Here’s good news. Teens are still reading books, and it’s considered a cool thing to do.
That’s according to the Springfield-Greene County Library’s youth services coordinator, Nancee Dahms-Stinson, herself a mother of two teenage daughters. At the Library Center alone, the Library District’s major resource facility, teens checked out more than 3,628 books in the past couple of months.
“Teen literature has burst right open in the past five years,” says Dahms-Stinson. “There are more choices of genre, more authors with exceptional writing ability and many more formats.”
She says there’s been a radical change in styles, formats and presentations in young adult fiction. “We have graphic novels, books written in diary format, e-mail format, books written with different narrators. There’s a lot of creativity.”
Teens are like adults—they have varied tastes, so the publishing industry has responded with more nonfiction titles, too. “There are more nonfiction books for the teen audiences that are not homework-related,” said Dahms-Stinson.
“There are all kinds of do-it-yourself books, books exploring how to make a difference in community, books about adapting to differences that teens face in social and physical development.”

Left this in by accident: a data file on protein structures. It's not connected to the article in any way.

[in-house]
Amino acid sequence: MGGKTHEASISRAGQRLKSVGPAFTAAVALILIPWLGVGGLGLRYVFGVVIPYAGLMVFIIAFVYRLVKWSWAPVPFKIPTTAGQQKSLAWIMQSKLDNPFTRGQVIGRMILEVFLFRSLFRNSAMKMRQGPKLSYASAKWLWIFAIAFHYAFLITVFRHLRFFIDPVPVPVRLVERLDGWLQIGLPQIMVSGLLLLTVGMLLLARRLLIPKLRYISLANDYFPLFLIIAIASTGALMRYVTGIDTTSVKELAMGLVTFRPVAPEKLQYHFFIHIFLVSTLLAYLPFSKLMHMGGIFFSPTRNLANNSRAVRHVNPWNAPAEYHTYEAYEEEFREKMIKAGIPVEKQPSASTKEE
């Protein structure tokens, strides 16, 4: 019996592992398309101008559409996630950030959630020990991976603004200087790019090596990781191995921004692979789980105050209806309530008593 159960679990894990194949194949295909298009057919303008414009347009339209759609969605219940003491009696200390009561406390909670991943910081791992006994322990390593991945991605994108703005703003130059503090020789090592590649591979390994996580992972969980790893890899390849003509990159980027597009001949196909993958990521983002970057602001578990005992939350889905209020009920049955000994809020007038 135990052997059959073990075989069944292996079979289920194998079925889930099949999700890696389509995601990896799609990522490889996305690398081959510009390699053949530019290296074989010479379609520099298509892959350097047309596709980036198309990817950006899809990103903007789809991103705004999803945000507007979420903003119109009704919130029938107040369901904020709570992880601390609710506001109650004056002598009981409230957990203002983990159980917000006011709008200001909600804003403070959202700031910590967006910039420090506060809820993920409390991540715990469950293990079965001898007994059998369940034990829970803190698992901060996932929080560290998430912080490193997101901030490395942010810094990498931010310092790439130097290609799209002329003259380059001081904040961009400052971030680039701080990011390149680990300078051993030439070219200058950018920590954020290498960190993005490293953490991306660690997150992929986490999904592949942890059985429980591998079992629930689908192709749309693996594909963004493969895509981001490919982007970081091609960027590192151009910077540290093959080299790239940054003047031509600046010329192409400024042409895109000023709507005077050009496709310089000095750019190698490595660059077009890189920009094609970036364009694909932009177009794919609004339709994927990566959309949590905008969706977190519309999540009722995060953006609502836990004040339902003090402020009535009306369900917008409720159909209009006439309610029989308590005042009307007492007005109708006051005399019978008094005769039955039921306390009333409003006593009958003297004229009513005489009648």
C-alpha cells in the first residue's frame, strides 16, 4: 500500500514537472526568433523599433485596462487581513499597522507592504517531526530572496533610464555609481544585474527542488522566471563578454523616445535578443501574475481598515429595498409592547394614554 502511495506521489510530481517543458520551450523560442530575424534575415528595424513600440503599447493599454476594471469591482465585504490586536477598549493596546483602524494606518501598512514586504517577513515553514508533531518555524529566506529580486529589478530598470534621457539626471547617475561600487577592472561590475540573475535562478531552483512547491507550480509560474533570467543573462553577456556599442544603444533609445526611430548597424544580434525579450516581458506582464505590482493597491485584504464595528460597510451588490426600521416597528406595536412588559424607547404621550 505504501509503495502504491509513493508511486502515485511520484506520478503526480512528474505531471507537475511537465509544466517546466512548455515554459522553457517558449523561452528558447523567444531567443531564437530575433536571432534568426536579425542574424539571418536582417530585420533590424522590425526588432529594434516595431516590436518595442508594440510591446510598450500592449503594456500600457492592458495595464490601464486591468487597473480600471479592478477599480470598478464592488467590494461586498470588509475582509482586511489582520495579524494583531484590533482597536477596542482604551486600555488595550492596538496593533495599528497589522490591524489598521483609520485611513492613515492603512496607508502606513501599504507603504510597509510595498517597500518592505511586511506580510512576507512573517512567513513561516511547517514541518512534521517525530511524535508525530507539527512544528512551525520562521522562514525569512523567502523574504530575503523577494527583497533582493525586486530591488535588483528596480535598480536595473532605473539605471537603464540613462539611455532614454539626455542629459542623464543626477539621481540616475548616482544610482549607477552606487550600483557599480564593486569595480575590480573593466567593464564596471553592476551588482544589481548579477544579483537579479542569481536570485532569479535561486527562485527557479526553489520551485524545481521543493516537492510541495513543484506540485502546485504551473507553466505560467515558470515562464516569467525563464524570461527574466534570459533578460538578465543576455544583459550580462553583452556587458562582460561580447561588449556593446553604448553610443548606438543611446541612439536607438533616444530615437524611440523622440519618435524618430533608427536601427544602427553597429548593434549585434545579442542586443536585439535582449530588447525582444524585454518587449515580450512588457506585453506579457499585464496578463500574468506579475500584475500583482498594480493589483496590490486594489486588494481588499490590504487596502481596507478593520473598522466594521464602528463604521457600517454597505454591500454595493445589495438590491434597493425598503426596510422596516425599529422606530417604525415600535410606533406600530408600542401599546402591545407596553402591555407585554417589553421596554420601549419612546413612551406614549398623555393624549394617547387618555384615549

The best way to find books specifically written for teenagers, she says, is to go to the TeenThing page from thelibrary.org. Specifically formatted for the young adult reader and monitored and compiled by the library’s teen librarians, TeenThing is all about reading suggestions. Click on “Booklists” and you’ll find American Library Association-recommended titles and other lists such as “If You Like Harry Potter. . .” Another good link is “Book Corner,” listed first under InfoSpots. TeenThing is the place cool teens go to find cool reading.
COOL FICTION FOR COOL TEENS
“Waves,” by Sharon Dogar
“A Swift Pure Cry,” by Siobhan Dowd
“Epic,” by Conor Kostick
“The Falconer’s Knot,” by Mary Hoffman
“Bad Tickets,” by Kathleen O’Dell